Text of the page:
Privilege shows its gentle side
Martin Whittaker reports
Think of boarding schools and the chances are you will think of bastions of tradition such as Eton or Harrow. The sector has never managed to shake off its elitist image. A stereotype perhaps, but such schools are still associated with rugger, regattas, cricket teas and cold showers.
Boarding schools are now keen to show themselves to be carers and under new proposals they could become havens for vulnerable children who are suitable for boarding education.
The Department for Education and Skills is working with the independent and state boarding sector to find ways of offering more places to looked-after children, or those excluded from mainstream schools who are suitable candidates.
Some boarding schools already take vulnerable children. King Edward's looks like a traditional public school. Set in 100 acres near Godalming in Surrey, it has 300 boarders and charges full boarding fees of pound;6,320 a term.
The school could be a model for what the DfES is considering. Founded in 1553 to take destitute children off London's streets, today around a third of its pupils get financial support. Many are from what the head describes as "vulnerable backgrounds".
It provides means-tested bursaries. Six pupils are supported by local authorities of whom two have been in care.
So is boarding school good for them? Kerr Fulton-Peebles, the headteacher, thinks so. "Their learning outcomes are far better than otherwise would have been expected.I think they're doing well in all senses - socially, culturally, academically."
He says that while boarding school is not for everybody, those supported by local authorities have no problem fitting in at his school. The issue is not about whether such children will settle, but to do with a popular misunderstanding about the nature of many boarding schools.
"We have quite a large proportion of children from vulnerable backgrounds - some of whom have come from local authorities - so we would say that we have a very eclectic mix of pupils," he says.
Sixth-former Harriet Wilding praises the support the school has given her.
When she was eight her mother was left severely disabled by a stroke, and she and her elder brother were offered places at King Edward's.
Her mother has been receiving 24-hour-a-day care and Harriet says being away at school has given her valuable respite. "Going away from home was a little daunting but I enjoyed King Edward's from the start. The school has just got better and better," she says.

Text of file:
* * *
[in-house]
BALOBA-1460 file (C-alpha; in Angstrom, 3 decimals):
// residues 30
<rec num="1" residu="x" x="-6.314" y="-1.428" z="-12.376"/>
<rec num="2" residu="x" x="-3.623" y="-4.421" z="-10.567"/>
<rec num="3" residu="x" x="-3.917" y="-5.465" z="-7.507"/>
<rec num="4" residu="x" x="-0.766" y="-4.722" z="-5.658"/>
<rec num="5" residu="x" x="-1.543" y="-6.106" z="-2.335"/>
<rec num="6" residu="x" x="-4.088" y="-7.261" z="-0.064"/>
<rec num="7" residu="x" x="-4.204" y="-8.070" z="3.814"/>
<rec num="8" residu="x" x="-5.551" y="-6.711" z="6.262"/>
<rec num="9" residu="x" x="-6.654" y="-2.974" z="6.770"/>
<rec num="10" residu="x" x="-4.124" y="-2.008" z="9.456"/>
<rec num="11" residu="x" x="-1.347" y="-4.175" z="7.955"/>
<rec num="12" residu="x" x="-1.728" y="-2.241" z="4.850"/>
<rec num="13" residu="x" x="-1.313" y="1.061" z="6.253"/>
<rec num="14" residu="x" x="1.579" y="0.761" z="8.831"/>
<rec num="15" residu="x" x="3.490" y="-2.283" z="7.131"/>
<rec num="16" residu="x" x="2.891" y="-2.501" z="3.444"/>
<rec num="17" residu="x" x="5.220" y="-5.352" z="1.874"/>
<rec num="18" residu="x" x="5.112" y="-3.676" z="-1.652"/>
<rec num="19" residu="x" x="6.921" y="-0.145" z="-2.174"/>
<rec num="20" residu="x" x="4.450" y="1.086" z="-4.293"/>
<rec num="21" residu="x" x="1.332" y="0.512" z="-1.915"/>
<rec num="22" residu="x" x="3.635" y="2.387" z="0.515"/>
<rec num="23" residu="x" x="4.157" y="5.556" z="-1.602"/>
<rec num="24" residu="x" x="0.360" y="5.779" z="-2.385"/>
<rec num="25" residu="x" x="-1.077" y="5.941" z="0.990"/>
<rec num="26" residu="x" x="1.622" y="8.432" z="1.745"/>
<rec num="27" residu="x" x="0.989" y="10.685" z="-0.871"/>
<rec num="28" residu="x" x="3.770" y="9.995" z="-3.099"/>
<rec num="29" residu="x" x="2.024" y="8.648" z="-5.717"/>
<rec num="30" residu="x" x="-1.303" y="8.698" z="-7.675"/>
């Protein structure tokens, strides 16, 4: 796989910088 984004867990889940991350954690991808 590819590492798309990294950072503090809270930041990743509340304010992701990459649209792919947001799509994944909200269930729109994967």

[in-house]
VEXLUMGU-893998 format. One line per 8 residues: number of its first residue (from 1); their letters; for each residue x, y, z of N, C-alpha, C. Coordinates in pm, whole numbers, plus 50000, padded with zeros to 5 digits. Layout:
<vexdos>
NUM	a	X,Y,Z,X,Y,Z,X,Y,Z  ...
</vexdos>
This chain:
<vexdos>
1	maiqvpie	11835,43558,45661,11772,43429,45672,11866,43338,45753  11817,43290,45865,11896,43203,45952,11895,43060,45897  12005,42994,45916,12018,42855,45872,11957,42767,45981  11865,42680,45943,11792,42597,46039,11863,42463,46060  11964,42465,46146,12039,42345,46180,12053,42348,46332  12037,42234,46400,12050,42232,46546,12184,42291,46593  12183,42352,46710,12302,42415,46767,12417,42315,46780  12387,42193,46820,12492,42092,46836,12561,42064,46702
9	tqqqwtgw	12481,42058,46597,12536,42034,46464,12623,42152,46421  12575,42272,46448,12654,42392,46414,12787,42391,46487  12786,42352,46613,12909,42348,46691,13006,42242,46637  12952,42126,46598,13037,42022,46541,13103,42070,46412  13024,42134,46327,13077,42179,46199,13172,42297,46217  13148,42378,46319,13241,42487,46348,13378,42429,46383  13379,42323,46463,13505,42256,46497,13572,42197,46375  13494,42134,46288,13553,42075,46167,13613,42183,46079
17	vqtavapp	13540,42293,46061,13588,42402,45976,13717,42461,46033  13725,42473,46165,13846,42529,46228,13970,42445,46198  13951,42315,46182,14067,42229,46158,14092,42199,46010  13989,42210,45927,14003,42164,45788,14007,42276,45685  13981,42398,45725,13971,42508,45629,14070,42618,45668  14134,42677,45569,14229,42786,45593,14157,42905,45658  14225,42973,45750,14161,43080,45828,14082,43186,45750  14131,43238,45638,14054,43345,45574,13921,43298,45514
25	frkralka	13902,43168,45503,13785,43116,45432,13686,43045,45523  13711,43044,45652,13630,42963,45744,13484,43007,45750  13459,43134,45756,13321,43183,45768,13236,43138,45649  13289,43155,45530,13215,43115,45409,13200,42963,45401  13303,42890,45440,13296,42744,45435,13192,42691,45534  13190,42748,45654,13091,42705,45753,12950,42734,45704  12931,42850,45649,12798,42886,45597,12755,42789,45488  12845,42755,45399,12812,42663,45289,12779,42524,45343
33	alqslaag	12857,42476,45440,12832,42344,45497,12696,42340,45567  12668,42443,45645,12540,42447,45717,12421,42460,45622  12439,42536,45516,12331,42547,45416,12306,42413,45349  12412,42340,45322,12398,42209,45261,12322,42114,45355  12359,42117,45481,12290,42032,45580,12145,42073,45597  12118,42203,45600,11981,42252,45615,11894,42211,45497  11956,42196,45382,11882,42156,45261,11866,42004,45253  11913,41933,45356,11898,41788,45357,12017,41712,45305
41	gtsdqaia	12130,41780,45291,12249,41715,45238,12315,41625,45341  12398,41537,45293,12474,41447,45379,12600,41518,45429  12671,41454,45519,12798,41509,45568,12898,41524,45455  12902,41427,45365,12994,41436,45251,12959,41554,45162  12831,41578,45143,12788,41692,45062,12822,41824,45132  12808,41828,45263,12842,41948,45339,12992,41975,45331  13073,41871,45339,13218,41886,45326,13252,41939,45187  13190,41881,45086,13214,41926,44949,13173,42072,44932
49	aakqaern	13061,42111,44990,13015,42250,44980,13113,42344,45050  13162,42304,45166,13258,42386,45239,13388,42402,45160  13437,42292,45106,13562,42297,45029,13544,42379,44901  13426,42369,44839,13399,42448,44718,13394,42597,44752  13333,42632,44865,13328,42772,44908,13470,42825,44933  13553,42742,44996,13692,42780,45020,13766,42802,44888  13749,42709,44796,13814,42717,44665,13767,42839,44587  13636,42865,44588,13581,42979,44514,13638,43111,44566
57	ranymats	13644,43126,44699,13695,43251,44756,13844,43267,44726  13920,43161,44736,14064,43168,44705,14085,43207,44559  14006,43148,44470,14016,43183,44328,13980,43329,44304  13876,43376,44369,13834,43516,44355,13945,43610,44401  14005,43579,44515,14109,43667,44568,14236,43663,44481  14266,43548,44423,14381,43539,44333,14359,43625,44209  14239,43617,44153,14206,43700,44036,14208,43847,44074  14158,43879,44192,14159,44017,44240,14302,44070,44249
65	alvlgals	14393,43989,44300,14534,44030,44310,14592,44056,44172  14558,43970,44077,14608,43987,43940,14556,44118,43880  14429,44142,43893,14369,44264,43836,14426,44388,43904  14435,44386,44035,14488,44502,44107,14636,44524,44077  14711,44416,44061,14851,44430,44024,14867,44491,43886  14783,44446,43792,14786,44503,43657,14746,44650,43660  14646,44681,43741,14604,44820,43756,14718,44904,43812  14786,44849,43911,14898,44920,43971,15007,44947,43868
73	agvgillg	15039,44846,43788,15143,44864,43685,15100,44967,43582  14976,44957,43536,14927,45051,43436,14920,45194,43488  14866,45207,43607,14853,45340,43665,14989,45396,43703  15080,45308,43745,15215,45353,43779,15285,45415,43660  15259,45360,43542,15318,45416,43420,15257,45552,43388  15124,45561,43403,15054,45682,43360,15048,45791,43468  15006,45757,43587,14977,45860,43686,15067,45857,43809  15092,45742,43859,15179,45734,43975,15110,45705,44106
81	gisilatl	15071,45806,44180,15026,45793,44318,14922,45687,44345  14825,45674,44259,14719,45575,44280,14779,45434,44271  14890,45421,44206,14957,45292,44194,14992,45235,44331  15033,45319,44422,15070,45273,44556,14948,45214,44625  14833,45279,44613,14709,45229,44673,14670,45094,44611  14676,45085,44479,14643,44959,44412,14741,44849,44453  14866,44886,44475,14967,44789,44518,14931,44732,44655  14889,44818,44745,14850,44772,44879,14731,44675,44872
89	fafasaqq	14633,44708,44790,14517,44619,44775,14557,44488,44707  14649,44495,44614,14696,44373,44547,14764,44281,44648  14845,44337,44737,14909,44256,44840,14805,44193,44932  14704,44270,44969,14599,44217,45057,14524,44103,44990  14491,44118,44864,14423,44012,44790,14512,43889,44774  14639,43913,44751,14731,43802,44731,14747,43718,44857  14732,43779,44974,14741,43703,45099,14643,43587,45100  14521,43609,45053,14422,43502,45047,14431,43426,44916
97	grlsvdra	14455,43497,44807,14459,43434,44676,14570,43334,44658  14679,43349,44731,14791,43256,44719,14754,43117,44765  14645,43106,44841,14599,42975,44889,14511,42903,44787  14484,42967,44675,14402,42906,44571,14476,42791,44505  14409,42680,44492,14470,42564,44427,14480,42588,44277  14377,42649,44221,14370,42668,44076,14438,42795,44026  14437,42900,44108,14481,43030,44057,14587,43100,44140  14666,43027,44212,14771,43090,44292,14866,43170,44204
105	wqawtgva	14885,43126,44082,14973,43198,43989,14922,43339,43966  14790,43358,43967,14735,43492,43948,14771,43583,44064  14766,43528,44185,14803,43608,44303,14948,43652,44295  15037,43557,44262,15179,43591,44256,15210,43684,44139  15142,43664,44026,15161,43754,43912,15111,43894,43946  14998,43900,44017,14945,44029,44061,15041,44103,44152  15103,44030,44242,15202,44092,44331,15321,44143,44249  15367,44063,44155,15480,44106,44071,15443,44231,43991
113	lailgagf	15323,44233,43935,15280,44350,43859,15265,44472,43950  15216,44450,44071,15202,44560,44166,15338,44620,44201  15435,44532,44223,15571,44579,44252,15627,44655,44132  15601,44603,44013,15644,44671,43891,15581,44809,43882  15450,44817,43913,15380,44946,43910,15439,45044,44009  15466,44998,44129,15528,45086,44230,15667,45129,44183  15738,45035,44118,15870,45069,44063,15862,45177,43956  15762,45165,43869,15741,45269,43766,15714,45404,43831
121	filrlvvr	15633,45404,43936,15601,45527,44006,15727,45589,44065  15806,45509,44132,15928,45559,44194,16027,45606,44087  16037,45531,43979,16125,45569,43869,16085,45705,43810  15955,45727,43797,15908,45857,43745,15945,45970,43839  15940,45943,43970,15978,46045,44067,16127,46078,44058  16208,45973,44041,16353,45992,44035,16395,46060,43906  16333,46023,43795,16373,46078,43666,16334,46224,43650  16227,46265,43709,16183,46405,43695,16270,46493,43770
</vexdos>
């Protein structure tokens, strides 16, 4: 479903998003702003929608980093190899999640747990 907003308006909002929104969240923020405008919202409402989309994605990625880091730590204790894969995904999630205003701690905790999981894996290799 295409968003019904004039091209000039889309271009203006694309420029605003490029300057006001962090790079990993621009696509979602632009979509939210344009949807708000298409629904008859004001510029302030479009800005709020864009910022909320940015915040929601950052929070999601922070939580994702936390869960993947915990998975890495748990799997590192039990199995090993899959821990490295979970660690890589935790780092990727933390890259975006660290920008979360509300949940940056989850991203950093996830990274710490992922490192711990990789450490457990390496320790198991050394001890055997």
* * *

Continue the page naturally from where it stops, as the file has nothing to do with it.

"I love my mum and I'm happy to look after her in any way that I can, but while I'm at school I can concentrate on learning, playing sport, and enjoying my musical interests."
The Government's education white paper says that boarding schools can meet the needs of some children in difficult family situations who require additional support to prevent family breakdown or a move into the care system.
This would be a small number of children but, says the document, "we believe that boarding provision should be used in more cases than at present, where a careful assessment of the child's individual needs indicates that this would be beneficial".
The DfES is planning to pilot the scheme with local authorities, with children starting at the schools in September 2007.
"We are not suggesting that boarding is the answer in all cases," said a DfES spokesman. "But it's important that where boarding can help, it should be considered. Even if only a few hundred children a year might benefit, it's still worth doing."
The push has come mainly from boarding schools both state and independent.
A recent conference on the proposal attracted around 95 schools, from both sectors.
State boarding schools have embraced the initiative. There are more than 30 in England and Wales with a much more diverse pupil intake than independent schools as parents pay only boarding fees - a fraction of the full fees at some independent schools.